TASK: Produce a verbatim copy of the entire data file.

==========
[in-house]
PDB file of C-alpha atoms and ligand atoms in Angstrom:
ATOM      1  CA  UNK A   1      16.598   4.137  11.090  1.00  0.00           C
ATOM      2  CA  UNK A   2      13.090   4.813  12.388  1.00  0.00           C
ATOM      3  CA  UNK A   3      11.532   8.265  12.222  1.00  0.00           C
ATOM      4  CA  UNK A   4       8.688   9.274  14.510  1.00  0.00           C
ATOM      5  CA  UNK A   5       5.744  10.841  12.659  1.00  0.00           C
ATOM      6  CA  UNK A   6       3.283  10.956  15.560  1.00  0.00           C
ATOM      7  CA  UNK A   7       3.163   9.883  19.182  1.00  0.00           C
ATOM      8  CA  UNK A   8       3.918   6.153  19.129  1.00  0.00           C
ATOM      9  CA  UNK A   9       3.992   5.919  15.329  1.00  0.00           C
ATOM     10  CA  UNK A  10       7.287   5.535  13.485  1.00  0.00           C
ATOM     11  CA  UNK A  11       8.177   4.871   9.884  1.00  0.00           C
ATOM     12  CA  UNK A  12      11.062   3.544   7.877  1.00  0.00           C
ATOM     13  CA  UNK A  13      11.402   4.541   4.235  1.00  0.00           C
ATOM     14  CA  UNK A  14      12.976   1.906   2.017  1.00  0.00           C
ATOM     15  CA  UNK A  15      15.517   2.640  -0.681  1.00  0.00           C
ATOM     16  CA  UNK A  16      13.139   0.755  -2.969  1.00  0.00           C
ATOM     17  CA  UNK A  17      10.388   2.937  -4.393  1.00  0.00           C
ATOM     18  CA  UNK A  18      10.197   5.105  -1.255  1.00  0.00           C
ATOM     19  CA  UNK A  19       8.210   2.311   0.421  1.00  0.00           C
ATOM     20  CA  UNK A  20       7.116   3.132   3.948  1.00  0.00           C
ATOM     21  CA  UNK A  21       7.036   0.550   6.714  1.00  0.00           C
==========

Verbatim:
[in-house]
PDB file of C-alpha atoms and ligand atoms in Angstrom:
ATOM      1  CA  UNK A   1      16.598   4.137  11.090  1.00  0.00           C
ATOM      2  CA  UNK A   2      13.090   4.813  12.388  1.00  0.00           C
ATOM      3  CA  UNK A   3      11.532   8.265  12.222  1.00  0.00           C
ATOM      4  CA  UNK A   4       8.688   9.274  14.510  1.00  0.00           C
ATOM      5  CA  UNK A   5       5.744  10.841  12.659  1.00  0.00           C
ATOM      6  CA  UNK A   6       3.283  10.956  15.560  1.00  0.00           C
ATOM      7  CA  UNK A   7       3.163   9.883  19.182  1.00  0.00           C
ATOM      8  CA  UNK A   8       3.918   6.153  19.129  1.00  0.00           C
ATOM      9  CA  UNK A   9       3.992   5.919  15.329  1.00  0.00           C
ATOM     10  CA  UNK A  10       7.287   5.535  13.485  1.00  0.00           C
ATOM     11  CA  UNK A  11       8.177   4.871   9.884  1.00  0.00           C
ATOM     12  CA  UNK A  12      11.062   3.544   7.877  1.00  0.00           C
ATOM     13  CA  UNK A  13      11.402   4.541   4.235  1.00  0.00           C
ATOM     14  CA  UNK A  14      12.976   1.906   2.017  1.00  0.00           C
ATOM     15  CA  UNK A  15      15.517   2.640  -0.681  1.00  0.00           C
ATOM     16  CA  UNK A  16      13.139   0.755  -2.969  1.00  0.00           C
ATOM     17  CA  UNK A  17      10.388   2.937  -4.393  1.00  0.00           C
ATOM     18  CA  UNK A  18      10.197   5.105  -1.255  1.00  0.00           C
ATOM     19  CA  UNK A  19       8.210   2.311   0.421  1.00  0.00           C
ATOM     20  CA  UNK A  20       7.116   3.132   3.948  1.00  0.00           C
ATOM     21  CA  UNK A  21       7.036   0.550   6.714  1.00  0.00           C